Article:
This section provides a glimpse of what's new for Windows Store device apps. For more info about device apps, see Meet Windows Store device apps.
Tip Windows Runtime device APIs don't require device metadata. That means your app doesn't need to be a Windows Store device app to use them. Windows Store apps can use these APIs to access USB, Human Interface Devices (HID), Bluetooth GATT, Bluetooth RFCOMM, Wi-Fi Direct devices, and more. For more info, see Integrating devices.
What's new for Windows 10
With Windows 10, there are no changes to the Windows Store device app functionality. The Windows 8.1 processes for building, testing, and submitting Windows Store device apps will continue to work with Windows 10. However, it is recomended to develop a Universal Windows Platform app with Custom Capabilities. For more info, see Developing a Universal Windows Platform app with Custom Capabilities
Device metadata wizard
Windows 8.1 introduces a new device metadata wizard. Easily create device metadata packages for Windows Store device apps without needing to edit raw XML. The new wizard can also validate device metadata against your app locally, before you submit it to the Dashboard. For more info about how this wizard fits into the process, see Build a Windows Store device app step-by-step.
Note To get the Device Metadata Authoring Wizard, you must install the standalone SDK for Windows 8.1 before completing the steps in this topic. Installing Microsoft Visual Studio Express 2013 for Windows installs a version of the SDK that doesn't include the wizard.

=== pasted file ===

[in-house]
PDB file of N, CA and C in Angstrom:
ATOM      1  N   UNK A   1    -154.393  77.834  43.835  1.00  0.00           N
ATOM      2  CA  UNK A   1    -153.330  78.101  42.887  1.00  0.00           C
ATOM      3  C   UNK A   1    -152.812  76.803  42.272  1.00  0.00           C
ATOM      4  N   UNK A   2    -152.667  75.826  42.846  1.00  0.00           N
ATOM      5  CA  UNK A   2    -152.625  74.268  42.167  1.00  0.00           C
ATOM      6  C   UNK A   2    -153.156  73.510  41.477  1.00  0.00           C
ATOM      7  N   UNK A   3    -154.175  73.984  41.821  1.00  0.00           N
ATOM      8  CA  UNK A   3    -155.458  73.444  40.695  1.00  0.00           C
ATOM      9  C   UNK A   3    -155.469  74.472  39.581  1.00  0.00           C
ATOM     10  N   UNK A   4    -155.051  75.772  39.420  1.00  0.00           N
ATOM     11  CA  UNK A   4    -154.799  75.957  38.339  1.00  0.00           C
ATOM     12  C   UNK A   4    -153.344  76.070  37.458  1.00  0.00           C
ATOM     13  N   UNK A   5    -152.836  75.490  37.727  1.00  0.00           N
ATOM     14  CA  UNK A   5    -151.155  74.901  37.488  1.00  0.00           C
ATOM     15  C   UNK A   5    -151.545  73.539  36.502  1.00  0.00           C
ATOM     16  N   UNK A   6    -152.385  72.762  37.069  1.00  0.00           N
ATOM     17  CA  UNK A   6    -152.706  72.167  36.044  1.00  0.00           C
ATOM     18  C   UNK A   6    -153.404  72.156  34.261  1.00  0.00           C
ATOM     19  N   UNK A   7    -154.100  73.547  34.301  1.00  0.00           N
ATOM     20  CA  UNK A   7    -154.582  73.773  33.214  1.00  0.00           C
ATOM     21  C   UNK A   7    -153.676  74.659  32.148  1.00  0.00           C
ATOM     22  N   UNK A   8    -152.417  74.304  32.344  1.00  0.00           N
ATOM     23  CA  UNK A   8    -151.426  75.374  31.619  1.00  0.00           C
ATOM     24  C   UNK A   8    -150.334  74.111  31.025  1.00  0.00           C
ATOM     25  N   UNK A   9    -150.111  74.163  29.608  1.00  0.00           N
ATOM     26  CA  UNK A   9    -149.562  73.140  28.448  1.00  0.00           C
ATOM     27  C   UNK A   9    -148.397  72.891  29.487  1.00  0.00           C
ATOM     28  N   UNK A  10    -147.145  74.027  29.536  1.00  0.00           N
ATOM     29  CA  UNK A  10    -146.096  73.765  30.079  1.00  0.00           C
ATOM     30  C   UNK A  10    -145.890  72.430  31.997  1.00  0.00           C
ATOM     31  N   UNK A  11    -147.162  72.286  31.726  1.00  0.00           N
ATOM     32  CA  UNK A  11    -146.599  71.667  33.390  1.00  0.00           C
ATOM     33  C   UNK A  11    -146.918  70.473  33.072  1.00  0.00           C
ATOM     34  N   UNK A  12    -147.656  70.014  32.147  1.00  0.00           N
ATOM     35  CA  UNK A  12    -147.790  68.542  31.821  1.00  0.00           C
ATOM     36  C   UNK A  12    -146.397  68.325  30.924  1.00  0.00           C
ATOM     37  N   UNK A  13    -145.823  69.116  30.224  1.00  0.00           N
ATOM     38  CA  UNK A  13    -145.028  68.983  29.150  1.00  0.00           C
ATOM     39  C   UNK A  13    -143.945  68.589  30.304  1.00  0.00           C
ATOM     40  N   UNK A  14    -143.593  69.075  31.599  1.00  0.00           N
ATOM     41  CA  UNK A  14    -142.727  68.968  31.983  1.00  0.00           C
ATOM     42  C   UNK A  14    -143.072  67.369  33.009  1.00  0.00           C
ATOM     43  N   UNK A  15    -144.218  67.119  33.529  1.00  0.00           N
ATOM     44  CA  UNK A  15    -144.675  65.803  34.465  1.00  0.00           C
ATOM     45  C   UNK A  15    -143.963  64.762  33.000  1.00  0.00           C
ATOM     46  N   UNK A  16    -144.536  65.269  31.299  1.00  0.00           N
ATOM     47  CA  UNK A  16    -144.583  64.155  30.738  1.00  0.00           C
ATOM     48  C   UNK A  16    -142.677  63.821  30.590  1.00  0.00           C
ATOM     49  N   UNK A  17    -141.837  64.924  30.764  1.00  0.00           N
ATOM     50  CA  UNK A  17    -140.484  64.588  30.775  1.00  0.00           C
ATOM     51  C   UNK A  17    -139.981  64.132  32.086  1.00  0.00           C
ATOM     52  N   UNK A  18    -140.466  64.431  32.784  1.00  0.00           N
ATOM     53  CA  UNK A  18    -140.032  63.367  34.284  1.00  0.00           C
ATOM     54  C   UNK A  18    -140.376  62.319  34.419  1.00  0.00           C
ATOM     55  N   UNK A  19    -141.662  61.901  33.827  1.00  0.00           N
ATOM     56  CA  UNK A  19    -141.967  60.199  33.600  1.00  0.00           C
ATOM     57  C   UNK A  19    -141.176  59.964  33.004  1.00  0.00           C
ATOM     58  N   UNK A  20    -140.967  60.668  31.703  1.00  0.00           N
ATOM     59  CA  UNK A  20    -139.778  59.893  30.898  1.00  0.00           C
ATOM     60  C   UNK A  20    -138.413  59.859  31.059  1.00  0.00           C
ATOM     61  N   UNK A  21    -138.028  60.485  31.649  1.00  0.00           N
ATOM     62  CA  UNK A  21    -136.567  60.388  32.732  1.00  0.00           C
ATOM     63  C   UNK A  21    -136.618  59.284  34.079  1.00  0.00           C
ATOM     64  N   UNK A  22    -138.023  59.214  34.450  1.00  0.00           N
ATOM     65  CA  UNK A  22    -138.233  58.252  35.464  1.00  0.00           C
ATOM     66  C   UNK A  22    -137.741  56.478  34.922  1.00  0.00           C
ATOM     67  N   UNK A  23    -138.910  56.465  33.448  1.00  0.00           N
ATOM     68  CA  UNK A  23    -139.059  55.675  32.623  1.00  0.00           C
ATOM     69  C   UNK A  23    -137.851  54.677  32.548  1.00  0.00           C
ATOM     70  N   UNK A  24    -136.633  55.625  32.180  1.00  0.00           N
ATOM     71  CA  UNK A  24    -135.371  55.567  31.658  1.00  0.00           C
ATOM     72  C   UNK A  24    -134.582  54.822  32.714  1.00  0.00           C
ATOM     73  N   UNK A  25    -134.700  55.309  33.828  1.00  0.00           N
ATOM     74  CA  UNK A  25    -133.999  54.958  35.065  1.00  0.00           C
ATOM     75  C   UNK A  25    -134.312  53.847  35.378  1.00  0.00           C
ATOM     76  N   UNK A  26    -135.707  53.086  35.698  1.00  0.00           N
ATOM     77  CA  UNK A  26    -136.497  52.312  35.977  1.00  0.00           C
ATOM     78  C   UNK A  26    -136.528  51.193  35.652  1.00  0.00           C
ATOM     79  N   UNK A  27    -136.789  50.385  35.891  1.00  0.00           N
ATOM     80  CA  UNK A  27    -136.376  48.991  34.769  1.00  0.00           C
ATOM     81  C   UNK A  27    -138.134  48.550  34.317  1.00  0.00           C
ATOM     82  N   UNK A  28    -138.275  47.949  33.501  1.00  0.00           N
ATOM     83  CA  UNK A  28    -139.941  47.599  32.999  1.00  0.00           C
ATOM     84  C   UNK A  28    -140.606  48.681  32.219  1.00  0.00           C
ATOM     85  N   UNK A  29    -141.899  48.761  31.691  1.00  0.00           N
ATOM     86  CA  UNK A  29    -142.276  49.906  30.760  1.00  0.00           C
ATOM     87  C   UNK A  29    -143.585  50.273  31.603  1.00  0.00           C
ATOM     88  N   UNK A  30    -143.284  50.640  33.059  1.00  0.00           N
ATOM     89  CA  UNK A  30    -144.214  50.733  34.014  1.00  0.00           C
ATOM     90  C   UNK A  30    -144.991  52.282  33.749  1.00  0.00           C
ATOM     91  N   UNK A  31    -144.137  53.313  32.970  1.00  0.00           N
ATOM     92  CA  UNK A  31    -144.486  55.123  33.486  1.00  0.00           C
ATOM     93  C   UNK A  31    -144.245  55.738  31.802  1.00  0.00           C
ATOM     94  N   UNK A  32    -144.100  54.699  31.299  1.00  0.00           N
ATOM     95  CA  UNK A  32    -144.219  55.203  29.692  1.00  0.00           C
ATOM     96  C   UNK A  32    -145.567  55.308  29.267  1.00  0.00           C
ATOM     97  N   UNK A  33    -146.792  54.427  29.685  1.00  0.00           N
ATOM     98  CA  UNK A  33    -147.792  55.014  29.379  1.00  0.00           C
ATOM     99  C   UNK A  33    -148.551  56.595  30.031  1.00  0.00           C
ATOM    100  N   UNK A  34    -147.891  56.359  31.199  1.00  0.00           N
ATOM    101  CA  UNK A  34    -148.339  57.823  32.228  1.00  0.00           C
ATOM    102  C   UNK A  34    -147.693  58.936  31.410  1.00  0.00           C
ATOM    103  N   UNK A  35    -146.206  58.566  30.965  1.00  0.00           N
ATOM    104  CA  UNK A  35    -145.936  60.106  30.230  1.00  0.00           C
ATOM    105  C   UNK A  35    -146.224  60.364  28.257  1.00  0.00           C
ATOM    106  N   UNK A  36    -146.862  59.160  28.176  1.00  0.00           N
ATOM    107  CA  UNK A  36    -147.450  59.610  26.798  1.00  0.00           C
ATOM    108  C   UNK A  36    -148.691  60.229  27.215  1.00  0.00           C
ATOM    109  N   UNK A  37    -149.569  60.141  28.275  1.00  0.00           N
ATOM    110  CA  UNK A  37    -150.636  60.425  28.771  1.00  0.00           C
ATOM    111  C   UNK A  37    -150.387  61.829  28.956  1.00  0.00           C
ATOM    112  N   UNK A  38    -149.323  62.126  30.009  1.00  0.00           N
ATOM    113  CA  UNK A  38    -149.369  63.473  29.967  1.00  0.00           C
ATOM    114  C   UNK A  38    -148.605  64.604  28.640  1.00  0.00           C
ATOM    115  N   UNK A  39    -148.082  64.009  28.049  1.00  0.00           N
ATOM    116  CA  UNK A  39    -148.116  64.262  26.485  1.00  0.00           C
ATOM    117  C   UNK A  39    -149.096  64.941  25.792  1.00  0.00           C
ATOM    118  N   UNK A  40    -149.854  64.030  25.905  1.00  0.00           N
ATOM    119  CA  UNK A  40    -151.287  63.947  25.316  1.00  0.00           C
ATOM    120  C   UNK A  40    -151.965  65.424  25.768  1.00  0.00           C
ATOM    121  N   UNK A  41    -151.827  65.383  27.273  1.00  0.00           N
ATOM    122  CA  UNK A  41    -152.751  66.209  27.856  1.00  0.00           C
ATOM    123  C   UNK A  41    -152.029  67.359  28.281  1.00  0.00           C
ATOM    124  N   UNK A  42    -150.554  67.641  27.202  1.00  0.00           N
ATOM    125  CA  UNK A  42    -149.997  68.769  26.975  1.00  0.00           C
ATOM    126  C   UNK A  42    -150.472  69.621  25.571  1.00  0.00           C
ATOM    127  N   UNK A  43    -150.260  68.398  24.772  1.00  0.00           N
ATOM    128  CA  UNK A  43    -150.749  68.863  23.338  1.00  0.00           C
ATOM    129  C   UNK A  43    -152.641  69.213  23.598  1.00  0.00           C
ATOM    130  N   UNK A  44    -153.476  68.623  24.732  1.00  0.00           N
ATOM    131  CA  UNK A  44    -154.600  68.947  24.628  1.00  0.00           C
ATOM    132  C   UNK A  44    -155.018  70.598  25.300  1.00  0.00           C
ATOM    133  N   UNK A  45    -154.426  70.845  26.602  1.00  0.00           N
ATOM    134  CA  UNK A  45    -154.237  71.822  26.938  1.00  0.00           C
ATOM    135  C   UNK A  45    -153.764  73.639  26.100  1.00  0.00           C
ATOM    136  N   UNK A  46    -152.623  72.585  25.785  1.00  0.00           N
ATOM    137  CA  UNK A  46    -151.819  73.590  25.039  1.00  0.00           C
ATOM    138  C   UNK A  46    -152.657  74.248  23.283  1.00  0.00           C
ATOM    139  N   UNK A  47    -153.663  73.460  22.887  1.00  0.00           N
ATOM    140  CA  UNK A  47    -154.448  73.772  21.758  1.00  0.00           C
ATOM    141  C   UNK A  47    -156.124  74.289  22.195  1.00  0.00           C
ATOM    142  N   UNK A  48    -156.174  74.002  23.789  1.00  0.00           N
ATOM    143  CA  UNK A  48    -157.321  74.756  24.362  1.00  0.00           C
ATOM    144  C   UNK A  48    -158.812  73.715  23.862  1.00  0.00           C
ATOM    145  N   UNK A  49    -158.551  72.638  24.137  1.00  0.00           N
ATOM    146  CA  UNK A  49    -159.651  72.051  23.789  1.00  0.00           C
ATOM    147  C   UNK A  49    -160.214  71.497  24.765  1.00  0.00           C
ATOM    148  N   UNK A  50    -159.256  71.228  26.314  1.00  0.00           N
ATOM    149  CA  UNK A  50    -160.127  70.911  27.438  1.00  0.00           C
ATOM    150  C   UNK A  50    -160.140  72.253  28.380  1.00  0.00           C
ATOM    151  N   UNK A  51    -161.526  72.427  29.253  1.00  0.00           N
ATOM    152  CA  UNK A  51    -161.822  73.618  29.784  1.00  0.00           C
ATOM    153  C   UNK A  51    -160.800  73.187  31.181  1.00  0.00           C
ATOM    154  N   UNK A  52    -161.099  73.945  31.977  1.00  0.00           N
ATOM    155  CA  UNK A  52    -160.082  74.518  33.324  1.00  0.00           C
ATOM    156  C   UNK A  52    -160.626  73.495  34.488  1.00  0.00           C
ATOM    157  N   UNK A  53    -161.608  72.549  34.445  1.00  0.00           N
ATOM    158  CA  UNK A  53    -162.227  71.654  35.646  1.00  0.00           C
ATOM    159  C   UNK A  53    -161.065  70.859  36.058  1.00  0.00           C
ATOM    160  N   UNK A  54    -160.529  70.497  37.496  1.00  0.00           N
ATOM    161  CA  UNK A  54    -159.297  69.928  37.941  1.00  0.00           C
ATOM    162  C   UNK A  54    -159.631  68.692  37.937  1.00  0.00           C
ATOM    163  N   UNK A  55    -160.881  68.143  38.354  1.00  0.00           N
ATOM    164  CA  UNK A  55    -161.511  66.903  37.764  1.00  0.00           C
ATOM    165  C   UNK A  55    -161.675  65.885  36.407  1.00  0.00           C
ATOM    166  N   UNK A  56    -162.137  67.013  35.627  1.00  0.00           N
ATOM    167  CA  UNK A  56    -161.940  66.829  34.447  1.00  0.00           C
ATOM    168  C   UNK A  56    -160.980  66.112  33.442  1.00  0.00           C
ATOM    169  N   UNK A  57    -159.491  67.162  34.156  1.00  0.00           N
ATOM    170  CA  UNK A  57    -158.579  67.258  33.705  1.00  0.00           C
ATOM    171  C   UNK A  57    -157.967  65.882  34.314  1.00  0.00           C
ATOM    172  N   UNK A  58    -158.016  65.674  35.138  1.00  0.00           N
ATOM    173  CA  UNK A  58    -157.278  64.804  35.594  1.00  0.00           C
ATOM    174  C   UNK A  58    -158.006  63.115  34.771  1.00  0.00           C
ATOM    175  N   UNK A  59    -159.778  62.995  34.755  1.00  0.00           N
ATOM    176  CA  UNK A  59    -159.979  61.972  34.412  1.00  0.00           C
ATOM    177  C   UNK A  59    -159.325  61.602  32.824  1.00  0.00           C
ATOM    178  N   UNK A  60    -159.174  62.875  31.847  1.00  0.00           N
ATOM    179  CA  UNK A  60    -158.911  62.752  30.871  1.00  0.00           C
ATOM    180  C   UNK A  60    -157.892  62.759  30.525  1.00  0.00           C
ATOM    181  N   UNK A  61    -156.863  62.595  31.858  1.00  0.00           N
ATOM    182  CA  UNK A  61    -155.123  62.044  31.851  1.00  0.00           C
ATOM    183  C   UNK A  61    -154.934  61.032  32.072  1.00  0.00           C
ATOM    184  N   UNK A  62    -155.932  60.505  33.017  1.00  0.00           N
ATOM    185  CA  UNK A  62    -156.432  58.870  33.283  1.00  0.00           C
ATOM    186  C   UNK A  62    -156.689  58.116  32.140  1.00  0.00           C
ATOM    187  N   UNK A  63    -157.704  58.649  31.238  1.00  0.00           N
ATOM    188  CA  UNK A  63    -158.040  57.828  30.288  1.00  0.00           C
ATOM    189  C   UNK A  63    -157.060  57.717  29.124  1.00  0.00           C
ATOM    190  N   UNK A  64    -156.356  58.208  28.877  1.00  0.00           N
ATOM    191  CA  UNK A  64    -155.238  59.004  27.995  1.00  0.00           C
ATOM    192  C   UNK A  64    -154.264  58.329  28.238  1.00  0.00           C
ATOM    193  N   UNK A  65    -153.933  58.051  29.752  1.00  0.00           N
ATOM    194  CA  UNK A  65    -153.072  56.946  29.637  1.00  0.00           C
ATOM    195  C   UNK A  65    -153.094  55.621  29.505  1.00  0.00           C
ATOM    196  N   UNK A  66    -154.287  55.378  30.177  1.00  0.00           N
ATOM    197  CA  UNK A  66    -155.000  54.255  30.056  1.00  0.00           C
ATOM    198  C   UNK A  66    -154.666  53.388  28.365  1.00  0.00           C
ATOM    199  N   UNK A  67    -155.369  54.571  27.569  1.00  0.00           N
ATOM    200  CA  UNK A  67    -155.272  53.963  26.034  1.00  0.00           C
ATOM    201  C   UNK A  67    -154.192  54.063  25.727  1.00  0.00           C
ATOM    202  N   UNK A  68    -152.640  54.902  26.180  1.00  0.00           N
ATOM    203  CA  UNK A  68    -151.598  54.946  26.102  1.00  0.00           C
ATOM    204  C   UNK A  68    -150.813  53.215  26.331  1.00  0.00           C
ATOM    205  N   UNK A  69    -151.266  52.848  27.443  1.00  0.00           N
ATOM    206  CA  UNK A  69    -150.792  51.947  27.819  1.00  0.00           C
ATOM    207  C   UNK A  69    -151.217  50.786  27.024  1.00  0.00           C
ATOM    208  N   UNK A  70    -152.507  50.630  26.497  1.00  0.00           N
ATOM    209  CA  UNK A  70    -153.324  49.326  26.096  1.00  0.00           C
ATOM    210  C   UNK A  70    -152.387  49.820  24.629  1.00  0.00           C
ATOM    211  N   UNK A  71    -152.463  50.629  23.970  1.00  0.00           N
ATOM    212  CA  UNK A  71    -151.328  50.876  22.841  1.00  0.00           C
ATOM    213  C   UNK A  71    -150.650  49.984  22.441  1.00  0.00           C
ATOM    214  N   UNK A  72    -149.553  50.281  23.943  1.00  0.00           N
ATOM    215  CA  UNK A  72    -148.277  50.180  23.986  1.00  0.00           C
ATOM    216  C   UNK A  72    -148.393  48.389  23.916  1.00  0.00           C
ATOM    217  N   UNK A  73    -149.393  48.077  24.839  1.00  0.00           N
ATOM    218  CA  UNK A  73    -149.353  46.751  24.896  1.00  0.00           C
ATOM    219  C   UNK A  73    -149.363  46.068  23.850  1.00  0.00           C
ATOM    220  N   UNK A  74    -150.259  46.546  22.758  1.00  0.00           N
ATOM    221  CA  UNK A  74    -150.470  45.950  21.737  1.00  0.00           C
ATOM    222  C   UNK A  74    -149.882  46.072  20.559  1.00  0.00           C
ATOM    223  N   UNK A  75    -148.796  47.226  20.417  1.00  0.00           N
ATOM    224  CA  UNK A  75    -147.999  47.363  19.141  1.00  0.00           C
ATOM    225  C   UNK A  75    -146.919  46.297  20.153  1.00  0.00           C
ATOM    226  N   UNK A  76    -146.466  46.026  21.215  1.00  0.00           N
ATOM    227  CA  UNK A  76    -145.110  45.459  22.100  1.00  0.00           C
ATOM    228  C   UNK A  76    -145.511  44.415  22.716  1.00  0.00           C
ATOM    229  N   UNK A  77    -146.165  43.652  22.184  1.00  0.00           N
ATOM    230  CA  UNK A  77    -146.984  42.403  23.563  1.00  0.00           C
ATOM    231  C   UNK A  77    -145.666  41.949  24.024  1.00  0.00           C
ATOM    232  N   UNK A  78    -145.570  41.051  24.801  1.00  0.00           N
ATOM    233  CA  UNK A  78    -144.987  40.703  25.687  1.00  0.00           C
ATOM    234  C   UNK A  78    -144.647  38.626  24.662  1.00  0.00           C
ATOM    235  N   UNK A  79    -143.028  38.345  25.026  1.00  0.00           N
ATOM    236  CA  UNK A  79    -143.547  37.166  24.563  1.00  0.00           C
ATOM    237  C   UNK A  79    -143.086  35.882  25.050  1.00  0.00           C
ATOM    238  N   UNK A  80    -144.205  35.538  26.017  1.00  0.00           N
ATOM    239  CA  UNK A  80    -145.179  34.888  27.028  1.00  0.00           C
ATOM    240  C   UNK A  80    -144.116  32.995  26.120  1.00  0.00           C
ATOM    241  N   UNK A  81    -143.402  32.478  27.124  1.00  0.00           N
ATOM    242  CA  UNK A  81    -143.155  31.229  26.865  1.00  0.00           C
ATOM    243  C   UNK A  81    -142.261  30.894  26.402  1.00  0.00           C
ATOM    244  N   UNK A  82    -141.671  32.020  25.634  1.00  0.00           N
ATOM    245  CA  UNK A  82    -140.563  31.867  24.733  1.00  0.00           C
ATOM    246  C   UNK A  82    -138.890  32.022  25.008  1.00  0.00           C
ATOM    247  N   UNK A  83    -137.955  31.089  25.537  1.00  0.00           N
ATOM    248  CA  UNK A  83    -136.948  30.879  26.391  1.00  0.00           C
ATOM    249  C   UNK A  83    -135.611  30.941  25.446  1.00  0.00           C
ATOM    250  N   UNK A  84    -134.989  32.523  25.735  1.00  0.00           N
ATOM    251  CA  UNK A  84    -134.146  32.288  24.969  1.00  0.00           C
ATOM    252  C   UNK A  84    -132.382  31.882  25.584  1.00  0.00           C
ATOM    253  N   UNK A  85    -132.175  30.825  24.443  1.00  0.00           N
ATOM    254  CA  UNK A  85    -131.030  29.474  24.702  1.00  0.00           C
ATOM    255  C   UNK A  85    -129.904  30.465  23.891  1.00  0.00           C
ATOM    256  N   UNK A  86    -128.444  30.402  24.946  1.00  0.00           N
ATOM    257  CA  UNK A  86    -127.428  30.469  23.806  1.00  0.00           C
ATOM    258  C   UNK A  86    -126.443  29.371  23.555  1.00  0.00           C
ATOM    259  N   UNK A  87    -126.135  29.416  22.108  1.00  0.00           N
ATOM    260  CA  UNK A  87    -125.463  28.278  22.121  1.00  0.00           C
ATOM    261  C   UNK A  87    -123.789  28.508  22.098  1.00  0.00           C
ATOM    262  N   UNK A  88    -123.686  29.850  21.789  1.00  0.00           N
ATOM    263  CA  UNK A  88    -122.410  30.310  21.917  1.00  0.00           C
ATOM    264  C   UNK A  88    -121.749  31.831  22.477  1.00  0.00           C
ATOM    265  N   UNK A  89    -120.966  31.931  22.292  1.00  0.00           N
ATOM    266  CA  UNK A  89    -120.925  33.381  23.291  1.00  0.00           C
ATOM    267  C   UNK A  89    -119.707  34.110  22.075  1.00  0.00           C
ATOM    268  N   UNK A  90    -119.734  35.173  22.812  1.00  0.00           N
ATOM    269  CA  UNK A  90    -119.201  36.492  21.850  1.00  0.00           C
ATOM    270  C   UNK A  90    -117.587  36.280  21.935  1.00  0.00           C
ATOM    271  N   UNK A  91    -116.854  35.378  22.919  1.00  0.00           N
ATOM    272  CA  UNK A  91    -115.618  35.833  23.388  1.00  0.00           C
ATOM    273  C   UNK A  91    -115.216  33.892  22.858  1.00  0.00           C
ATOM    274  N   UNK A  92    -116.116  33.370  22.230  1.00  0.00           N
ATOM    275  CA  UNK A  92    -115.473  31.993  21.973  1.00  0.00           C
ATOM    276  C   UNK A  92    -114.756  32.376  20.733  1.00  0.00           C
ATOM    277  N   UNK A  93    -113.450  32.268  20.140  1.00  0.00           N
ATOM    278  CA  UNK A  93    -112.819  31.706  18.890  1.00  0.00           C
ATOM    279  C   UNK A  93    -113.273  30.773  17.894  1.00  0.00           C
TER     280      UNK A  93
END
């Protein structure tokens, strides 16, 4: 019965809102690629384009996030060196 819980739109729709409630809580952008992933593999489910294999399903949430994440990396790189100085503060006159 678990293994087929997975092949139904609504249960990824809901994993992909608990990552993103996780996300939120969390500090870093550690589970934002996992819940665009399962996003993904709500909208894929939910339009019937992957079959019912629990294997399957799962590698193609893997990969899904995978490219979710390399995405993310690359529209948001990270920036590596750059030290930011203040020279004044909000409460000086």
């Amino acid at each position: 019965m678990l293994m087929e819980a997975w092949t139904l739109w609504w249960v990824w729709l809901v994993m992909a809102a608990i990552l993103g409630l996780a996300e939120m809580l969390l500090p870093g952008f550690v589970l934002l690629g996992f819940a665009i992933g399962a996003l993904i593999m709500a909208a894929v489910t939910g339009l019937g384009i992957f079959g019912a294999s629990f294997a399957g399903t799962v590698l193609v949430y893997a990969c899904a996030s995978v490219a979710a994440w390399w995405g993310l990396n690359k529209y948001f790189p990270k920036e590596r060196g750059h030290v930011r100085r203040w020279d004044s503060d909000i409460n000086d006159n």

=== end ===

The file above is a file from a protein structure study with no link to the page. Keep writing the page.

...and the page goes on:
Background tasks for device sync and update
In Windows 8.1, Windows Store device apps can perform multi-step device operations in a background task so that they can run to completion even if the app is moved to the background and suspended. This is necessary to allow reliable device servicing (changes to persistent settings or firmware) and content synchronization, without requiring the user to sit and watch a progress bar. Use the DeviceServicingTrigger for device servicing and the DeviceUseTrigger for content synchronization. Note that these background tasks constrain the amount of time the app can run in the background and are not intended to allow indefinite operation or infinite synchronization. For more info, see Device sync and update for Windows Store device apps.
Note The DeviceUseTrigger, for device sync, doesn't require device metadata.
AutoPlay for Windows Store device apps
You can configure your Windows Store device app to automatically launch when your peripheral device is plugged in to the PC (after the app is installed). In Windows 8.1, AutoPlay for device apps adds support for Human Interface Devices (HID), smart cards, and the general port. For more info, see AutoPlay for Windows Store device apps.
You can see these features highlighted in the new sample, Print job management and printer maintenance. The printer extension library, that's included with the sample, wraps the COM implementation of the COM interface PrinterExtensionLib. This library was designed to make it easy to reuse in your own Windows Store device app.
User experience changes
To provide an experience consistent with other Windows Store apps installed on Windows 8.1, Windows Store device apps are not pinned to Start when they're installed. From Start, users can swipe up (from the center of the screen) to view all apps, including recently installed Windows Store device apps.
The Windows 8.1 built-in Camera app no longer includes an Options button. This means that a customized camera-options flyout from a Windows Store device app won't appear in that app. However, any other Windows Store app that uses the Windows.Media.Capture.CameraCaptureUI class can still expose a customized flyout for More options, when installed.